The Girl With The Blue Hair: Eve Park
The OUYA is an exciting new frontier for many independent developers, and
among the many capabilities of this Android-powered, open-source Kickstarted
project is its potential to help open up new worlds for even the smallest
developers and studios
to become competitive and join the fun.
Eve Park of 1-Pup Games, for example. Working solo she's managed to pour eight
years of valuable industry experience into OUYA-exclusive launch title Pingo, an
addictive poker-inspired puzzler that
marks her first project for the upcoming console. Thankfully, we were able to pull the
talented and super-busy Ms. Park aside for a in-depth chat about the future of OUYA development, her new
company, and Pingo itself. She's certainly one to keep an eye out for - check out her insights
into the game industry below!
Freshly Updated with even more Dancing
Penguin action - special thanks to Pingo artist Ryan Hudson for sending over
high-res artwork (and don't forget to check out his
official webcomic Channelate right HERE!).
When did you decide to make the leap to developer after having worked
in so many areas of the industry?
I decided to finally take the leap of faith and begin my own studio, the day
the OUYA launched. I had always been quite happy working in a team, and helping
to make someone else's idea the best game it could possibly be. But I was a
little frustrated with the lack of opportunities presently in Colorado, and I'd
really like to stay here. So based on my diverse skill set, creating opportunity
made a lot of sense. It also made a lot of sense and a small indie out of
nowhere, to start with a new app market. In case the OUYA grows, I might be able
to grow with it.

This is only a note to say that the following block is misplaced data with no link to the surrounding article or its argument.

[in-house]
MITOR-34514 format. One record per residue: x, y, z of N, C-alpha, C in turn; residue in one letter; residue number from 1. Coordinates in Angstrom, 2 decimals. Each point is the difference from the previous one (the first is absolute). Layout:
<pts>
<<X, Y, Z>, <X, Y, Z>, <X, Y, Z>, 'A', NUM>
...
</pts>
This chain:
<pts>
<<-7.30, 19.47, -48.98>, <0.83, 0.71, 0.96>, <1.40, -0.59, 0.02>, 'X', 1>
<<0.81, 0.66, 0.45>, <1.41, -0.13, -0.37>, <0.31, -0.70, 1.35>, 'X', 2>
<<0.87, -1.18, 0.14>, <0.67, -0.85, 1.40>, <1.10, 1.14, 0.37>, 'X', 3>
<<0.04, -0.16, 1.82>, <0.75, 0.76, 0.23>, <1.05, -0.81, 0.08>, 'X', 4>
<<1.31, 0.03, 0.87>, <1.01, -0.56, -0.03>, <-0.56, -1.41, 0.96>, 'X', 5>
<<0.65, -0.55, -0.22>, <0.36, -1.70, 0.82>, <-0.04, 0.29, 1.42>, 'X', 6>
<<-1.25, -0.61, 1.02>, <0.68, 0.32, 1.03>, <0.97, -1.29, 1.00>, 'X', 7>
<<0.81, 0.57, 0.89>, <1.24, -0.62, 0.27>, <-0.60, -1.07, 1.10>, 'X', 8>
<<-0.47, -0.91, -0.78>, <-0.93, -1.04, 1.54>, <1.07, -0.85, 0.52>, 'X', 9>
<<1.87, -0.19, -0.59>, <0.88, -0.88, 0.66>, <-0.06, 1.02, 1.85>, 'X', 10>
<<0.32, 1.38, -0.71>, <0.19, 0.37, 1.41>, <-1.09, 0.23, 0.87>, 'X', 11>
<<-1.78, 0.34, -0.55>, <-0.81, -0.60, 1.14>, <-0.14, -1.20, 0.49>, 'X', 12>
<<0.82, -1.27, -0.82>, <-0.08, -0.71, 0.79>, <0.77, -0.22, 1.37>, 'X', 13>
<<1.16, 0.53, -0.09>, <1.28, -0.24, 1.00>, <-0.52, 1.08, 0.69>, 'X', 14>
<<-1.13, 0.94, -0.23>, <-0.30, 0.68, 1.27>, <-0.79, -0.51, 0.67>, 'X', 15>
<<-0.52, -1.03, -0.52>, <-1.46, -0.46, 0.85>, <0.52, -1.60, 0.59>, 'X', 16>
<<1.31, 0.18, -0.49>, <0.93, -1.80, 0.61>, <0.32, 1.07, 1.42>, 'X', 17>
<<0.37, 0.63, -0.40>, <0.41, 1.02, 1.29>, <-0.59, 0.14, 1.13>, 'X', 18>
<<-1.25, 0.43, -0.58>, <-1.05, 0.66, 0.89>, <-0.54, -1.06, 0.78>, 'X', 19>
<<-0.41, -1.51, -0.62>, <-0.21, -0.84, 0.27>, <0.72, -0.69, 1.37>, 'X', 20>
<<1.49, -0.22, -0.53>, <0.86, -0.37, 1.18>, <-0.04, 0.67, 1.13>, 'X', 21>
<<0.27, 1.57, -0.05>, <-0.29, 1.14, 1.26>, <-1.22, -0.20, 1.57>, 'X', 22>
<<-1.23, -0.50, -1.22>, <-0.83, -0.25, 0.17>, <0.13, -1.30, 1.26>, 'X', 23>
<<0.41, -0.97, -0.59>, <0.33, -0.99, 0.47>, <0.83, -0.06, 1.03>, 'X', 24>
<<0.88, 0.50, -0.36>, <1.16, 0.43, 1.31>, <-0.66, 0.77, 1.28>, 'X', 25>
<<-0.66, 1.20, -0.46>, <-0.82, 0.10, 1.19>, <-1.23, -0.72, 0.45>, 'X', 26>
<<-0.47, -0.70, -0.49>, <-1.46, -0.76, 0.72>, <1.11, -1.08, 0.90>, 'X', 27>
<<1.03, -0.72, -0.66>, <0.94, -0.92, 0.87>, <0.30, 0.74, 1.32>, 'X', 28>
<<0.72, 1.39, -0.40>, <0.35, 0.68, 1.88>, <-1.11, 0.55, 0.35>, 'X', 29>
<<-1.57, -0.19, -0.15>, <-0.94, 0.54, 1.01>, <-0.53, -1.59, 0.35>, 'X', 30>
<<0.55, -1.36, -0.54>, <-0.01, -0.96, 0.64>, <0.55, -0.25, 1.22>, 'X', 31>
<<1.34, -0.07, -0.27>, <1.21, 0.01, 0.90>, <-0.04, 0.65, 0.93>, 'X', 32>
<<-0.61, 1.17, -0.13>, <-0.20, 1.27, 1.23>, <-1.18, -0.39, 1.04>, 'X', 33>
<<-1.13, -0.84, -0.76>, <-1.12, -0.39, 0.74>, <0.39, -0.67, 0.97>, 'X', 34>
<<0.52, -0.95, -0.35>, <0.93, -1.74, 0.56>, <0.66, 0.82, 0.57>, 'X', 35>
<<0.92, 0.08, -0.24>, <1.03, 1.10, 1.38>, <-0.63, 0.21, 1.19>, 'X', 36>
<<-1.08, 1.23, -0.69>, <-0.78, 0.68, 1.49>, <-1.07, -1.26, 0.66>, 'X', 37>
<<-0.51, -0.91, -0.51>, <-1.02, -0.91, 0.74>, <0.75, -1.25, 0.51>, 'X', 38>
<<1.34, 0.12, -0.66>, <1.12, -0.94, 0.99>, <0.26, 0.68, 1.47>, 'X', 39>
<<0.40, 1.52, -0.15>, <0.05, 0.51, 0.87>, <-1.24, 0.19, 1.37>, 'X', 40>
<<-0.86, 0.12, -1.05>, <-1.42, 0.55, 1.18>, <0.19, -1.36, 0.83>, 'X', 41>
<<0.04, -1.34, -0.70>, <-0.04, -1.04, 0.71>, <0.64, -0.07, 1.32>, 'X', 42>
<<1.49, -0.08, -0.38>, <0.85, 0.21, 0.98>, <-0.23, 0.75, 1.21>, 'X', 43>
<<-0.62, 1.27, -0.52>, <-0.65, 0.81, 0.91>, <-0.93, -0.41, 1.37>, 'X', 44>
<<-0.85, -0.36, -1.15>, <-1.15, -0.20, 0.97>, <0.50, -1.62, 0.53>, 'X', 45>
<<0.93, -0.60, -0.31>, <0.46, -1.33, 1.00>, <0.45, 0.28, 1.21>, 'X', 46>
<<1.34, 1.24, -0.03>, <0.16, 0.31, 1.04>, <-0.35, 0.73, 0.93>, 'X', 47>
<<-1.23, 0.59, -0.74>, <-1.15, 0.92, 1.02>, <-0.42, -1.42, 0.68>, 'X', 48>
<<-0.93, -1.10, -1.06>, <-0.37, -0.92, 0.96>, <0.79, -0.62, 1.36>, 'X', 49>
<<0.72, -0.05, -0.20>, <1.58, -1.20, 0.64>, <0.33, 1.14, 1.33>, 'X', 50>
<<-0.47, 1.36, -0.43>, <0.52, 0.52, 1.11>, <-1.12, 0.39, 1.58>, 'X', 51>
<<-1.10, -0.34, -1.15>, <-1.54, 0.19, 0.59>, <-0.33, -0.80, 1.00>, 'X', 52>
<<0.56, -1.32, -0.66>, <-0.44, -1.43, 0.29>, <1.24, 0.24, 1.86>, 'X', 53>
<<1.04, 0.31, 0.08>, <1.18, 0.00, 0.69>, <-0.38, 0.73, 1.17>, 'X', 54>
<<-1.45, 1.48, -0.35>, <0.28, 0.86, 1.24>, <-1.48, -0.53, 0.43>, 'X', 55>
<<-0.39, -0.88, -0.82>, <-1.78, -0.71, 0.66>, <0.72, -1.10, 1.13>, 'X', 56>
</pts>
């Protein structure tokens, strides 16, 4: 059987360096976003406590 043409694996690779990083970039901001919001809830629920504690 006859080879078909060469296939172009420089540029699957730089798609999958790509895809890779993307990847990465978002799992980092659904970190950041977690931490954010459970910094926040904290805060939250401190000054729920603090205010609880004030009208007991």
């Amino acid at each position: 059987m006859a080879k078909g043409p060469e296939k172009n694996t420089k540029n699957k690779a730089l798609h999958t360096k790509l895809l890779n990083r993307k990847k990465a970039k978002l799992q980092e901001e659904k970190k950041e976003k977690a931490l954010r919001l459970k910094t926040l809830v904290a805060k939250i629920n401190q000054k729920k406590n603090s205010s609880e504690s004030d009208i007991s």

But to be honest, a big factor was that I was also deeply inspired and moved
by the courage of Julie Urhman to challenge the current industry. I'm sure she
could have just kept working for big players, but instead she decided to take a
huge risk. The OUYA could have been a complete failure, and frankly only time
will tell whether it ultimately is. But for the simple noble pursuit of awesome,
she put her career and reputation at stake. She is my hero. I realized, if she
could be bold enough to blaze trails with a new console, I could in my smaller
way blaze my own. She inspired me to take my commitment to game development to
the next level. And as an independent studio, I am able to take risks I never
could if I had a publisher to answer to or a team to care for.
Pingo combines intriguing elements of established puzzle games to
create something new. It seems to work well as a casual title as well. Was
casual gaming the venue you always wanted to work in way back when you first
started developing and why?
When I first decided that I wanted to make games, I imagined myself doing
more hardcore titles like the games I grew up with. Warcraft II and Diablo were
among my favorite games growing up, and I dreamed of working for Blizzard. But
my first job in the industry happened to be in casual games and it turned out to
be a really good fit for me. For eight years I've been making casual games, and
I love it.
I like the idea of trying to make a game that anyone can enjoy. If someone
has a bad day, they can come home and play a little game to take the edge off.
Play is a really important part of a happy, healthy life. Casual games fulfill
that need without a great investment or time commitment.
How long has Pingo been in development for the OUYA?
Development for Pingo began in January as an entry for the OUYA Create
contest. While it did not win, I did receive a lot of positive feedback on the
game so I decided to keep working on it as an OUYA launch title.
How different was developing for an unreleased console rather than an
established one? What were some challenges unique to OUYA you found yourself
Developing for the unreleased OUYA has been really challenging! Because so
far, it's been a moving target. There's been several updates to the Unity OUYA
SDK since the OUYA Create contest, and a few OUYA updates as well. I have to
say, that these transitions have all been really smooth, thanks to Tim
Graupmann, who's been developing the Unity OUYA package. He's done a really
great job with it. I sincerely believe, if it hadn't been for his work and his